Hospital's Heart Program Helping Keep Folks Healthy
By Milburn Gibbs, as appeared in the Chatham News
It was like a chorus line of older citizens gyrating and dancing their new-found heart wellness joy across the stage at the Western Chatham Senior Center.
It was the one-year anniversary of the Cardiac Rehabilitation Staff and Participation’s Live Performance on February 20.
Forty rehab members and Chatham Hospital staff gathered on the anniversary to hear opening remarks by Chatham Hospital CEO Carol Straight, and a presentation on heart health by Dr. Mauricio Cohen, Medical Director of the Cardiac Rehabilitation Program.
RN Debbie Scotten is the program director and Dr. James W. Davis is the Supervising Physician, who is present during all Phase 2 and 3 exercising.
“This program was part of the Immigrant Health Initiative,” Straight said. “We have been doing Phase 4 (at-risk to six months past an attack or surgery) for a year and have just become certified to do Phase 2 and 3 programs, which will both begin on March 1. Phase 2 is right out of surgery (2-6 weeks) and Phase 3 is 6-12 weeks afterward. Phase 1 is still in the hospital.”
“Phase 2 and 3 both will have a nurse, an exercise physiologist present at all times as well as a medical doctor. A psychologist is available as needed.”
Debbie does the patient assessments prior to enrollment for all classes.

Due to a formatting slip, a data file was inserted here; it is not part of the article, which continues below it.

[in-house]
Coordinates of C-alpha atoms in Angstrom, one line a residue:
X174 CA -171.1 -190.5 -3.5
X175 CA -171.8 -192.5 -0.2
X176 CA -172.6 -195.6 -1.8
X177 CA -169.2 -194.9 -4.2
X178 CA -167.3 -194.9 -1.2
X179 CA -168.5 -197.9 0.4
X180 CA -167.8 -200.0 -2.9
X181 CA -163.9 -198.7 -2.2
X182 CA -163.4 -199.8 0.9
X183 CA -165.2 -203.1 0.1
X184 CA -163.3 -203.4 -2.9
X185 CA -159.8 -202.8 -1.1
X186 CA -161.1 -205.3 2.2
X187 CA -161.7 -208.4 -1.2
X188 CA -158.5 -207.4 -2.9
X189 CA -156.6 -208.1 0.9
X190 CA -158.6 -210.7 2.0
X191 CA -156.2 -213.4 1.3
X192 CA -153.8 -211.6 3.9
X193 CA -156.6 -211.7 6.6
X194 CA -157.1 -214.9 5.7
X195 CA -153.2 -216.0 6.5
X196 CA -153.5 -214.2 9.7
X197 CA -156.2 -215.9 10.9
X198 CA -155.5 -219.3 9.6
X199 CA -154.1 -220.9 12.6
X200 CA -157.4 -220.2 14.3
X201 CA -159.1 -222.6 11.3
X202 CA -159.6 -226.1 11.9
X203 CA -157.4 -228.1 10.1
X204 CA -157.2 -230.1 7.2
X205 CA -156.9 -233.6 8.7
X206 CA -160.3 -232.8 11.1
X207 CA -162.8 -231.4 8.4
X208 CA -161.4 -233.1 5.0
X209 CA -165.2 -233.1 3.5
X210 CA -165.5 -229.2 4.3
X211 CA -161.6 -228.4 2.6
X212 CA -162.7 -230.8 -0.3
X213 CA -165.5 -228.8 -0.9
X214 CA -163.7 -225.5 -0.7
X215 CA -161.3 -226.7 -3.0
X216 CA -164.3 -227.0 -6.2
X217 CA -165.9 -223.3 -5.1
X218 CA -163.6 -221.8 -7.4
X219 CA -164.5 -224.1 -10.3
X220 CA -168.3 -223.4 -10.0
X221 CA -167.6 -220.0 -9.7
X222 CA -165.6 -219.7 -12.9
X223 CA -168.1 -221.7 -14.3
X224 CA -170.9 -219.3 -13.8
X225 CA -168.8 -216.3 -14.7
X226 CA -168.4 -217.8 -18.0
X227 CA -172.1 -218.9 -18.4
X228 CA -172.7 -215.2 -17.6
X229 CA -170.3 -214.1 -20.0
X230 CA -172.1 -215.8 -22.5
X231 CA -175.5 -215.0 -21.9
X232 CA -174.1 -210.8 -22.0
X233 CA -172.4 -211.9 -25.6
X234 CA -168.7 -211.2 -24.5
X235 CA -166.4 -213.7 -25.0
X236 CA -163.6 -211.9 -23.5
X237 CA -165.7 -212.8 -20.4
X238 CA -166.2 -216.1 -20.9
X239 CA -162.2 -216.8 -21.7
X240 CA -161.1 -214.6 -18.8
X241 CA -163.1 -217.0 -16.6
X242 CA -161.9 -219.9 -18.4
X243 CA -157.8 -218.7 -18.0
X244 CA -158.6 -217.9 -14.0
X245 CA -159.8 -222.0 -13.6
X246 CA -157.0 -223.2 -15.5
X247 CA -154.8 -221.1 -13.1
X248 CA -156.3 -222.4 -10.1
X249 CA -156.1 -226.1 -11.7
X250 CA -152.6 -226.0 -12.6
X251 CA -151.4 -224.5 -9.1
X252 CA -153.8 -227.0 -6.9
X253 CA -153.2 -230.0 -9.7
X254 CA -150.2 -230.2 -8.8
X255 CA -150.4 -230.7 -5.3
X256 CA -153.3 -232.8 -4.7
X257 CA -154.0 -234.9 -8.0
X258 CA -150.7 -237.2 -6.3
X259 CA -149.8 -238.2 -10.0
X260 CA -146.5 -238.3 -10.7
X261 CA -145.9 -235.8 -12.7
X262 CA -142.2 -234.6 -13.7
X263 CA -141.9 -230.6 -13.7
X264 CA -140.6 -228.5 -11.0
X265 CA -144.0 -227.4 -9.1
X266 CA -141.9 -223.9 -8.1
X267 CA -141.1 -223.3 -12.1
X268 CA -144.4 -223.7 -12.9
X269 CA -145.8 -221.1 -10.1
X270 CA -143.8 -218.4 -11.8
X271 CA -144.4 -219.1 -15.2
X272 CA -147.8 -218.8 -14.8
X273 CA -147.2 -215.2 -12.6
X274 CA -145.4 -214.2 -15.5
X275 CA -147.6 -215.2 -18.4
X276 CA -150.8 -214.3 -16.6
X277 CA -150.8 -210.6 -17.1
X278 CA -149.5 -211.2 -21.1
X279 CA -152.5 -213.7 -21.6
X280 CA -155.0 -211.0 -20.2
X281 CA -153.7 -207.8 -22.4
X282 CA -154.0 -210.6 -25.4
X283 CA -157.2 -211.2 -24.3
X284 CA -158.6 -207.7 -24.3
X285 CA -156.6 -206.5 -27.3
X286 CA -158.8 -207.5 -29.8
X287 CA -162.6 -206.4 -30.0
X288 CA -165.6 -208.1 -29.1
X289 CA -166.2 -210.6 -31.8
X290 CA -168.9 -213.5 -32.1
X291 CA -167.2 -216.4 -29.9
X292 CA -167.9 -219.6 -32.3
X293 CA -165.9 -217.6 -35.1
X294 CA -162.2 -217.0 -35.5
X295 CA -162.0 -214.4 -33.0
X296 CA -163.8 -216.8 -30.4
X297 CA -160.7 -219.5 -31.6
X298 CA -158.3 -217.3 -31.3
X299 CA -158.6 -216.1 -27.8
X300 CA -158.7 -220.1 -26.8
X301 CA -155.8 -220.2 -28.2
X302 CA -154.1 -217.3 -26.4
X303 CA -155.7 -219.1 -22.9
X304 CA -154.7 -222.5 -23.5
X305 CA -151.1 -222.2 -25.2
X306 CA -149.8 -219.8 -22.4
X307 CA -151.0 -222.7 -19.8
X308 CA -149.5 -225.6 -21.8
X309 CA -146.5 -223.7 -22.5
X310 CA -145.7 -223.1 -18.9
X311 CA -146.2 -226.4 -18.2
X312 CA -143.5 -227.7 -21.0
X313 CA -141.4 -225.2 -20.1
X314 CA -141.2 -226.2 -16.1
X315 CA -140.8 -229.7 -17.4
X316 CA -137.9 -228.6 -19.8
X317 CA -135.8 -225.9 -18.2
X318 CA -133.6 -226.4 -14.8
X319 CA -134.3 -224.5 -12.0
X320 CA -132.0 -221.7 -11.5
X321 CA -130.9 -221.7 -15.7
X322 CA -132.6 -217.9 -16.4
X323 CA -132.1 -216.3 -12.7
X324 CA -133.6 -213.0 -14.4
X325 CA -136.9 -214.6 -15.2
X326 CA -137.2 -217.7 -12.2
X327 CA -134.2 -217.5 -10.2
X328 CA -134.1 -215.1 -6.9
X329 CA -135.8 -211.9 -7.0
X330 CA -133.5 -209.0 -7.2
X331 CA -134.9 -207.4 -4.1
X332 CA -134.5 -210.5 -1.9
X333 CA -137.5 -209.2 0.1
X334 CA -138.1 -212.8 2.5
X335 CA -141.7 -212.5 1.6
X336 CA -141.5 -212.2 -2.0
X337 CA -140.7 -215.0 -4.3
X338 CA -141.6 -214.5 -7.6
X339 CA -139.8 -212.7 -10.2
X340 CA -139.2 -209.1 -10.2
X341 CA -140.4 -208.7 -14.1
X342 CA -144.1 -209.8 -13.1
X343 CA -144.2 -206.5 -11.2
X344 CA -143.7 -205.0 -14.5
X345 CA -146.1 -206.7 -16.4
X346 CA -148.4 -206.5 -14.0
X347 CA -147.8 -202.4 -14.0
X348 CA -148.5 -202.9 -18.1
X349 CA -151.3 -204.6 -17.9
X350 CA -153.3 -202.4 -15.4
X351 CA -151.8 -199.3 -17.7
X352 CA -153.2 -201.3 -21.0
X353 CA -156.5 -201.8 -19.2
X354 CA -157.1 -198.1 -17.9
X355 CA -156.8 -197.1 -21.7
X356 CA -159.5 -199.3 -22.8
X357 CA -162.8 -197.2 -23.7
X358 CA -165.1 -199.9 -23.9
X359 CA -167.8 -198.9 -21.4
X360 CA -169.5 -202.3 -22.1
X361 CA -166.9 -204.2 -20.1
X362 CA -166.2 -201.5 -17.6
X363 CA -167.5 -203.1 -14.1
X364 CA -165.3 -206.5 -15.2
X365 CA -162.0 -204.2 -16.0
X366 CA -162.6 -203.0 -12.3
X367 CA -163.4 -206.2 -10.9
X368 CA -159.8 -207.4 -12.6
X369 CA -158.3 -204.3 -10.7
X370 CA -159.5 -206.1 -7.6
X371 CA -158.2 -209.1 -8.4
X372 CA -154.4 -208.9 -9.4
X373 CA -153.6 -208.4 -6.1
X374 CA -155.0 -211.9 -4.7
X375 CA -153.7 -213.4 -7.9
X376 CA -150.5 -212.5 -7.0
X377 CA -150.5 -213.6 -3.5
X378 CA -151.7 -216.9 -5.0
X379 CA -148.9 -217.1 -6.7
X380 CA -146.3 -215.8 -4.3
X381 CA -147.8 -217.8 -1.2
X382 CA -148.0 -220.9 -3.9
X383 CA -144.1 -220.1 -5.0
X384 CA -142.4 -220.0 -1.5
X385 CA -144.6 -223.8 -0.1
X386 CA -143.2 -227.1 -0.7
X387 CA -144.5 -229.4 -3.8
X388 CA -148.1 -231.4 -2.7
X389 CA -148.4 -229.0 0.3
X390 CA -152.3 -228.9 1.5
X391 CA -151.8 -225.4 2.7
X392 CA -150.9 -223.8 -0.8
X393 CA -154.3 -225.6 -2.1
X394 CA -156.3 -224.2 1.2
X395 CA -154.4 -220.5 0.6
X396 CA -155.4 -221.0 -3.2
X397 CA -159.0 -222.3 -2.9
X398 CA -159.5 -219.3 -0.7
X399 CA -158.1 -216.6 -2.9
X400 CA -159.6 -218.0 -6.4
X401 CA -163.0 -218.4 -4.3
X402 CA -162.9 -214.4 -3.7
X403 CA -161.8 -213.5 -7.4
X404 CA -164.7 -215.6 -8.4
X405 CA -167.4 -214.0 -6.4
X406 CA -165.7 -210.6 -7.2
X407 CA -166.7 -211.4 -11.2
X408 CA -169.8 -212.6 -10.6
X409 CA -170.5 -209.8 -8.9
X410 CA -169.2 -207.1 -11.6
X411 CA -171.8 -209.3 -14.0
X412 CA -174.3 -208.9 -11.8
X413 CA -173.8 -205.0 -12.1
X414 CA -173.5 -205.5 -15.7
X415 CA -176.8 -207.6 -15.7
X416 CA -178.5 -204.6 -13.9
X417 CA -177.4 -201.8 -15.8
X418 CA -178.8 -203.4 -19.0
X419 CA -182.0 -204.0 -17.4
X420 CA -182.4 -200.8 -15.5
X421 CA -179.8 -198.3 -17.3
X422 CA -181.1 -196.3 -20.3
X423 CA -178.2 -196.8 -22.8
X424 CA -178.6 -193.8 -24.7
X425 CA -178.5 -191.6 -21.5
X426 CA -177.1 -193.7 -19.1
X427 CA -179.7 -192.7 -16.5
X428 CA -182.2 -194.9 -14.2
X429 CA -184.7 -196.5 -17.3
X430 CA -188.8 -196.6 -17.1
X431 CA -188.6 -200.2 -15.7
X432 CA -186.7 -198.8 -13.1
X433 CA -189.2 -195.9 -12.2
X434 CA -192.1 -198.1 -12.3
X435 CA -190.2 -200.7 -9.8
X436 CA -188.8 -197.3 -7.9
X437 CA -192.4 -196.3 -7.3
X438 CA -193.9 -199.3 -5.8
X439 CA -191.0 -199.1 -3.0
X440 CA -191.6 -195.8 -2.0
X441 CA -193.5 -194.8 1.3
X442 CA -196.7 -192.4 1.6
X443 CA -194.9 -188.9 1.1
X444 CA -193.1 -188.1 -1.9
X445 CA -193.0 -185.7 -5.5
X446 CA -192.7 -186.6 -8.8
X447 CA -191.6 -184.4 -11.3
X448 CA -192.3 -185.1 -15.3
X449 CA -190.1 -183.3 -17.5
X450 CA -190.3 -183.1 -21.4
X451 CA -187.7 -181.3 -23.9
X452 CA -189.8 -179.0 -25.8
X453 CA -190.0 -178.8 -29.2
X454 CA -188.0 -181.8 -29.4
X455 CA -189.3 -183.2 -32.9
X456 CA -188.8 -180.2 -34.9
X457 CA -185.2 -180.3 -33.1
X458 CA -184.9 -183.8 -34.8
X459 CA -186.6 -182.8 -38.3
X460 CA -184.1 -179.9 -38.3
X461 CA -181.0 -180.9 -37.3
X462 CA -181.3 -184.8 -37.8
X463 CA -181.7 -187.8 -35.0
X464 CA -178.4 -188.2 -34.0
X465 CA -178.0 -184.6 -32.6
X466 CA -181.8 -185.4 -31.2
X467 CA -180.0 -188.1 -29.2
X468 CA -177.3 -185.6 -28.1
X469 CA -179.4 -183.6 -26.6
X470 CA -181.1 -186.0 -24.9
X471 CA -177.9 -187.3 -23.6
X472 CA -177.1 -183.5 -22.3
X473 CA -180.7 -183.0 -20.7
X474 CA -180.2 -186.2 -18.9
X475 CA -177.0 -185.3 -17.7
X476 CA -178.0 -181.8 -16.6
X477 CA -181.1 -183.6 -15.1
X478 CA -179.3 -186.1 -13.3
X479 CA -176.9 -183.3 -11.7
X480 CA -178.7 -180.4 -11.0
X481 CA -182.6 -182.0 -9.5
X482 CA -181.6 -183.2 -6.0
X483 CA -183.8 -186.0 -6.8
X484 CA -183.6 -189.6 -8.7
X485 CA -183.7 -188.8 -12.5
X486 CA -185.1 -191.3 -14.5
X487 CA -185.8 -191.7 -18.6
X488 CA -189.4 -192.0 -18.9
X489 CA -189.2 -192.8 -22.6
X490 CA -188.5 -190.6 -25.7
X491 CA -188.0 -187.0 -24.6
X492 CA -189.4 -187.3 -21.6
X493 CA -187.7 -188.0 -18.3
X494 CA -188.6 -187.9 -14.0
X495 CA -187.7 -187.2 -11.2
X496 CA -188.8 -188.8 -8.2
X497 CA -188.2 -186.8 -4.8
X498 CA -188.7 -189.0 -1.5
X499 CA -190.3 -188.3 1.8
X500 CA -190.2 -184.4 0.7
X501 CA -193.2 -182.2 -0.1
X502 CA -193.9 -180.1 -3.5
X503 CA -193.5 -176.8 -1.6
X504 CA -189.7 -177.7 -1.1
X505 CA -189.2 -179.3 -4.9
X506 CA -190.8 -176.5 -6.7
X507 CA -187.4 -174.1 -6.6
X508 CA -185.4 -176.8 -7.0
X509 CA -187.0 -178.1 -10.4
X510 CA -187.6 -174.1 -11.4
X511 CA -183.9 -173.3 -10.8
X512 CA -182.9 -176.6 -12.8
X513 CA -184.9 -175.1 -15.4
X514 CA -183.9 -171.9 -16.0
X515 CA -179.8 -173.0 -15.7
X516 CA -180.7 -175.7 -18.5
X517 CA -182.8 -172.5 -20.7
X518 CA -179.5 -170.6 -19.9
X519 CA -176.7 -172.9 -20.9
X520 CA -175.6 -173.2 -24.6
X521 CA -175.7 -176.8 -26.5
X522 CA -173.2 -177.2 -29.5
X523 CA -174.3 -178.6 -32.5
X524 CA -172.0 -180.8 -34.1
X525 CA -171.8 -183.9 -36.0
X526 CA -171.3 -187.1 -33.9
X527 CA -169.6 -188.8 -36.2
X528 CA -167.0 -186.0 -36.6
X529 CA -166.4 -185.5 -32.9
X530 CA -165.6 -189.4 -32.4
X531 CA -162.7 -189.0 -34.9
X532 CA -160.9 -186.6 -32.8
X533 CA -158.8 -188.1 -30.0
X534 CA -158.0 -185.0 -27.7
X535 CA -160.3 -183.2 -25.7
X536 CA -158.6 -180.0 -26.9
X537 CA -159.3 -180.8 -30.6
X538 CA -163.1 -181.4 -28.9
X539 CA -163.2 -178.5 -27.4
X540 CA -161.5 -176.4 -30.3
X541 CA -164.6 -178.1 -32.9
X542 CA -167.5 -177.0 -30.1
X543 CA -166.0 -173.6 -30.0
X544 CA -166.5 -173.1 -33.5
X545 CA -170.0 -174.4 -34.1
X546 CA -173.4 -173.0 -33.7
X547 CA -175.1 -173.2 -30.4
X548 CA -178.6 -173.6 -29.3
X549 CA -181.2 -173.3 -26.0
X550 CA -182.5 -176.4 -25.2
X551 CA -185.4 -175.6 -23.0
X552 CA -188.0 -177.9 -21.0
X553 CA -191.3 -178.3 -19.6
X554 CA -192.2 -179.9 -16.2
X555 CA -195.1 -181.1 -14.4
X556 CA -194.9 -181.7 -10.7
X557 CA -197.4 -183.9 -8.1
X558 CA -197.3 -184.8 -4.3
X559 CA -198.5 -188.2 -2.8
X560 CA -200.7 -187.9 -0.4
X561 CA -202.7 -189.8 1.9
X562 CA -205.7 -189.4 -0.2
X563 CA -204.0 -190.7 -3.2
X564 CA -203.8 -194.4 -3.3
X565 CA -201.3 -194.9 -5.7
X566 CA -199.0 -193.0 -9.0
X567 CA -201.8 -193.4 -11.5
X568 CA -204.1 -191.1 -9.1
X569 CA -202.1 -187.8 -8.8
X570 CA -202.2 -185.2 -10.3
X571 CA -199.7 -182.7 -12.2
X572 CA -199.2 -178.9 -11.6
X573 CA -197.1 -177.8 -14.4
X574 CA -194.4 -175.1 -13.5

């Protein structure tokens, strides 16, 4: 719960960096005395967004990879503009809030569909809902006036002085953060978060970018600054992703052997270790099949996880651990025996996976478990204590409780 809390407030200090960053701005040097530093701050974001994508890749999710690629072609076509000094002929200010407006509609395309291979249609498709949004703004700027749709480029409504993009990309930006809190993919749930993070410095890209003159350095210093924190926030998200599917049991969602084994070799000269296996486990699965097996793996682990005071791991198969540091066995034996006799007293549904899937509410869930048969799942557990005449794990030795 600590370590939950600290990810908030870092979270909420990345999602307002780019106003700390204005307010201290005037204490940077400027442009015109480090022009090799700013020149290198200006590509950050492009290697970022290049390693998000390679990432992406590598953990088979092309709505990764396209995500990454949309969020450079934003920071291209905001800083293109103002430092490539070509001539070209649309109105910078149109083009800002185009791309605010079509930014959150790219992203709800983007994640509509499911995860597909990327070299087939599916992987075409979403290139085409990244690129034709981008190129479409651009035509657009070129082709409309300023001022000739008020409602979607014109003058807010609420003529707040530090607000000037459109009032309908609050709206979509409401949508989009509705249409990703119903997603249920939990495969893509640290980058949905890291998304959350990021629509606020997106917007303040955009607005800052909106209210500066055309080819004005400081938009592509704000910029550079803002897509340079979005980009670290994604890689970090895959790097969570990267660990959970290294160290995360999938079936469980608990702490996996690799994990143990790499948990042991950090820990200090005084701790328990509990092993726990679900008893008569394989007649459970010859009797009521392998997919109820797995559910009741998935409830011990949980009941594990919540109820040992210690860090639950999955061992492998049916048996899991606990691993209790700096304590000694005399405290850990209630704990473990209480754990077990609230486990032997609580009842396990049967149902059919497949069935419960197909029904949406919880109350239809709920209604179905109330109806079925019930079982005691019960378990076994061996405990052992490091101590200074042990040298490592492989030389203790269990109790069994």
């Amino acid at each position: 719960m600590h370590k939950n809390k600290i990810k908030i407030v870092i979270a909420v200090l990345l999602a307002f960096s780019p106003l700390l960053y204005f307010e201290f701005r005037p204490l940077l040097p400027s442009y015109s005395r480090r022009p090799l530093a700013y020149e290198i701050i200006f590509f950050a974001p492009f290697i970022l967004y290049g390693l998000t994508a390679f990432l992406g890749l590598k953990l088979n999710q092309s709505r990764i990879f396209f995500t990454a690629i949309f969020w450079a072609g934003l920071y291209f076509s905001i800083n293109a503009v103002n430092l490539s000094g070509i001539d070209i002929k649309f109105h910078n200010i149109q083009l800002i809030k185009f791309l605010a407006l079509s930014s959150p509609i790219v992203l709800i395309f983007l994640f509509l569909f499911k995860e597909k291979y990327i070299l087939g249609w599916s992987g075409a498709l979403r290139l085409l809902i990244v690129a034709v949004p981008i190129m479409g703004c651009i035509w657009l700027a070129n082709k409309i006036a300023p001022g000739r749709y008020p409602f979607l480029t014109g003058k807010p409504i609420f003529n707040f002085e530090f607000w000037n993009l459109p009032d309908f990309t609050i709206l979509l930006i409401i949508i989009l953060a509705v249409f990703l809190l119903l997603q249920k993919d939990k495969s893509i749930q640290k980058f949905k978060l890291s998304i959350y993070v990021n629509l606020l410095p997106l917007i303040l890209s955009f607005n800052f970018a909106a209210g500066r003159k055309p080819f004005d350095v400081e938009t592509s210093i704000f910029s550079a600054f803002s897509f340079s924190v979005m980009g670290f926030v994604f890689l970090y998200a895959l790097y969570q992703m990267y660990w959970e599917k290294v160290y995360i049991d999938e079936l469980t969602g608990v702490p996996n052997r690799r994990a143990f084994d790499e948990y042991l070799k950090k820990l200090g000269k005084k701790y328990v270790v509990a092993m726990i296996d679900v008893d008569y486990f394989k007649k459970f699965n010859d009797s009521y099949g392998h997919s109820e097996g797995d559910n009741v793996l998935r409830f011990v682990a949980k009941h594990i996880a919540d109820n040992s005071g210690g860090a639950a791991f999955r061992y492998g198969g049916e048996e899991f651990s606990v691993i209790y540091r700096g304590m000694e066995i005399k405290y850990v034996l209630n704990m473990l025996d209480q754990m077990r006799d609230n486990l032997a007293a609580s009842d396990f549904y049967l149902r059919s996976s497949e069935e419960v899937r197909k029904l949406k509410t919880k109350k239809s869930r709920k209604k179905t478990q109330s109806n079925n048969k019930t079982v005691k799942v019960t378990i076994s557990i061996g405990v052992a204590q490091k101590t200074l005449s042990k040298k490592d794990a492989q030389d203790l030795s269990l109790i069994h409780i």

“Debbie does a great job of making the classes fun,” Straight praised.
Straight also noted there is a waiting list presently for Phase 4 exercise. Phase 2 and 3 exercises require a referral from a doctor.
“Currently, patients have to leave the county to take their phases 2 and 3 classes, but as of March 1, we can do it all right here in Chatham County,” Straight said.
Dr. Cohen said the performance the exercisers put on was “the real meaning of cardiac rehabilitation.”
He spoke about the risk factors for heart disease – high blood pressure, diabetes, high cholesterol, over-weight and alcohol, drugs and tobacco usage among others.
“What Chatham County needed was prevention. Exercise and how to carry a healthy lifestyle lowers mortality among heart patients,” Cohen continued.
He said that generally, women, minorities and poorer patients did not get referred by doctors to cardiac rehab as often.
Cohen was serious when he said the exercisers’ most important measure of success was if they were having fun.
“These programs have made a huge difference in my life, WNCA’s Bear in the Air, Barry Hayes said at the ceremony. “I love this program.”
A heart-healthy meal was furnished by Merck Pharmaceuticals following the presentations.
You never saw so many smiles as the rehabilitated wore. Each wore his or her Cardiac Rehab T-shirts.
And yes, they truly were having fun, as Dr. Cohen wanted.